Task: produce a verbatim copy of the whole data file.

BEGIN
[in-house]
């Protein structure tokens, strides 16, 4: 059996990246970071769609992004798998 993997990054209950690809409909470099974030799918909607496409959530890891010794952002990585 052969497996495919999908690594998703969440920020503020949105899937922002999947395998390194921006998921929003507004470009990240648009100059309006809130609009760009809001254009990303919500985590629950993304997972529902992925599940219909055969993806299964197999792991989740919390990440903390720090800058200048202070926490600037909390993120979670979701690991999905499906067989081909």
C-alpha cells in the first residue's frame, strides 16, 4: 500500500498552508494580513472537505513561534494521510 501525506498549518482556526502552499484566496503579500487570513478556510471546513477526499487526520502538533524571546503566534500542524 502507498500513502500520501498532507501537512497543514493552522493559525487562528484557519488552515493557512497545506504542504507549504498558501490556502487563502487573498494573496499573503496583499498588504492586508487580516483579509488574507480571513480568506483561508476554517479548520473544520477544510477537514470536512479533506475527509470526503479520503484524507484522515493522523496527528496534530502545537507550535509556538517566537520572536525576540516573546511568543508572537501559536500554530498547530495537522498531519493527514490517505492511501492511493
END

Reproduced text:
[in-house]
């Protein structure tokens, strides 16, 4: 059996990246970071769609992004798998 993997990054209950690809409909470099974030799918909607496409959530890891010794952002990585 052969497996495919999908690594998703969440920020503020949105899937922002999947395998390194921006998921929003507004470009990240648009100059309006809130609009760009809001254009990303919500985590629950993304997972529902992925599940219909055969993806299964197999792991989740919390990440903390720090800058200048202070926490600037909390993120979670979701690991999905499906067989081909």
C-alpha cells in the first residue's frame, strides 16, 4: 500500500498552508494580513472537505513561534494521510 501525506498549518482556526502552499484566496503579500487570513478556510471546513477526499487526520502538533524571546503566534500542524 502507498500513502500520501498532507501537512497543514493552522493559525487562528484557519488552515493557512497545506504542504507549504498558501490556502487563502487573498494573496499573503496583499498588504492586508487580516483579509488574507480571513480568506483561508476554517479548520473544520477544510477537514470536512479533506475527509470526503479520503484524507484522515493522523496527528496534530502545537507550535509556538517566537520572536525576540516573546511568543508572537501559536500554530498547530495537522498531519493527514490517505492511501492511493